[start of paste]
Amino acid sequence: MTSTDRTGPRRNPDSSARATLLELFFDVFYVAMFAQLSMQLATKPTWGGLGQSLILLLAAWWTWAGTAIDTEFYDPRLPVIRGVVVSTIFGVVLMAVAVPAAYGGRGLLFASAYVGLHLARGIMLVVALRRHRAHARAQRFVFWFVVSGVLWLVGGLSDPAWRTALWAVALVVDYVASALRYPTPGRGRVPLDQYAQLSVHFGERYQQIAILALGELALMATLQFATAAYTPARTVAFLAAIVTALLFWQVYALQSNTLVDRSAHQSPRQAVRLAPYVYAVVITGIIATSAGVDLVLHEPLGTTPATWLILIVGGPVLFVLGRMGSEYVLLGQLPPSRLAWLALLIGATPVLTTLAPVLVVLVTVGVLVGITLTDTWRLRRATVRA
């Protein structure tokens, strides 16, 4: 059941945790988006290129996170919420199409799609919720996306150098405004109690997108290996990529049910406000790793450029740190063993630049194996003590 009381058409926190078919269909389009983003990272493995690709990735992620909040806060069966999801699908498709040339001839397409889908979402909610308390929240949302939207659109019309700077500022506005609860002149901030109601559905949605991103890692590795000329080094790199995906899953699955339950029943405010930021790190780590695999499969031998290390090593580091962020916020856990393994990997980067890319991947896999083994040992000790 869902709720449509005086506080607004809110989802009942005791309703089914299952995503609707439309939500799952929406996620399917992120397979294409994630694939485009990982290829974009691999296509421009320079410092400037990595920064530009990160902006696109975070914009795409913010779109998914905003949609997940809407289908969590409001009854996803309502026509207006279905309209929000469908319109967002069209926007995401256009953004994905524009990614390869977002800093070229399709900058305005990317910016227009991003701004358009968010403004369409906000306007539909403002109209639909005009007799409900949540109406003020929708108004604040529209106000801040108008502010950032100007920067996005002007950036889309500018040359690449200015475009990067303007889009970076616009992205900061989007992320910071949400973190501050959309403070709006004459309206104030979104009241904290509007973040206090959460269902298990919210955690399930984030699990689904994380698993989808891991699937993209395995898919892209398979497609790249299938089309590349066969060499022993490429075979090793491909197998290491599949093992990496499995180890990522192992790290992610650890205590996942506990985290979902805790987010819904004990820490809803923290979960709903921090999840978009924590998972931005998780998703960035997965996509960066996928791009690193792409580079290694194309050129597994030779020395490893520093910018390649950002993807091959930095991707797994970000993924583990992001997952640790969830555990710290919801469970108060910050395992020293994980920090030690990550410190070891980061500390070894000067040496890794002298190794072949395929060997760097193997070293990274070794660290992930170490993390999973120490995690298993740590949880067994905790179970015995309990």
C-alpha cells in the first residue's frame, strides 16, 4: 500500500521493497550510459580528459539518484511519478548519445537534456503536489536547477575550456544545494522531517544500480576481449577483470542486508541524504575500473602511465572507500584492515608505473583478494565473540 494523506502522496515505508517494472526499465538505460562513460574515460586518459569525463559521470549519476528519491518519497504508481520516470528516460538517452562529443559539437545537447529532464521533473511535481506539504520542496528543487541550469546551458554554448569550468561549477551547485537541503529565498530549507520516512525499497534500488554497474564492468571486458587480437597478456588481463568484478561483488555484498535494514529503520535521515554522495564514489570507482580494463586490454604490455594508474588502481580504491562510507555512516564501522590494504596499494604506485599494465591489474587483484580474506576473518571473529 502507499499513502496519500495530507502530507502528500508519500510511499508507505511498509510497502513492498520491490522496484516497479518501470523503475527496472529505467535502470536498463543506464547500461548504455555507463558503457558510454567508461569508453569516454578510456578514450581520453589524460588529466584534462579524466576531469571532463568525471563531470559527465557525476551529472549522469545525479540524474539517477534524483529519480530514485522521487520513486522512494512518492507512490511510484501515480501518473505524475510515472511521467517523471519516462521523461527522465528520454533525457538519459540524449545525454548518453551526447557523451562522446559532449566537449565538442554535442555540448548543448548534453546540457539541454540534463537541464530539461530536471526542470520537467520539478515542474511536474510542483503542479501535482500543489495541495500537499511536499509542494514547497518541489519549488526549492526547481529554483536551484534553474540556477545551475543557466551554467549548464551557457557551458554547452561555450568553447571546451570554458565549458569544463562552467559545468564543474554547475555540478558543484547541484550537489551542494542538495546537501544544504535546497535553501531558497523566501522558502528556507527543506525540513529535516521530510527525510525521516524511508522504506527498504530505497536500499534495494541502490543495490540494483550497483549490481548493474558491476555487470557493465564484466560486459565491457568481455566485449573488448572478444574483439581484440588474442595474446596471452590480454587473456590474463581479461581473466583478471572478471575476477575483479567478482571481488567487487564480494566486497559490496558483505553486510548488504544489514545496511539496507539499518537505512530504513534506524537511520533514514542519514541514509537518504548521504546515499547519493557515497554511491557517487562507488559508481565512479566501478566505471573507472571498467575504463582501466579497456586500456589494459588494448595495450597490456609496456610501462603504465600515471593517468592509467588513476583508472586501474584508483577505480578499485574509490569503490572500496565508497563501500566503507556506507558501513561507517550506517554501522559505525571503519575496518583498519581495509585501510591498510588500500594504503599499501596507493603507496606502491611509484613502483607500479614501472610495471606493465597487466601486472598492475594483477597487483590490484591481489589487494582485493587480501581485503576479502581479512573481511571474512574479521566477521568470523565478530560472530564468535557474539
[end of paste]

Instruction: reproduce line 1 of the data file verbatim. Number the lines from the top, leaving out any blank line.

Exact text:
Amino acid sequence: MTSTDRTGPRRNPDSSARATLLELFFDVFYVAMFAQLSMQLATKPTWGGLGQSLILLLAAWWTWAGTAIDTEFYDPRLPVIRGVVVSTIFGVVLMAVAVPAAYGGRGLLFASAYVGLHLARGIMLVVALRRHRAHARAQRFVFWFVVSGVLWLVGGLSDPAWRTALWAVALVVDYVASALRYPTPGRGRVPLDQYAQLSVHFGERYQQIAILALGELALMATLQFATAAYTPARTVAFLAAIVTALLFWQVYALQSNTLVDRSAHQSPRQAVRLAPYVYAVVITGIIATSAGVDLVLHEPLGTTPATWLILIVGGPVLFVLGRMGSEYVLLGQLPPSRLAWLALLIGATPVLTTLAPVLVVLVTVGVLVGITLTDTWRLRRATVRA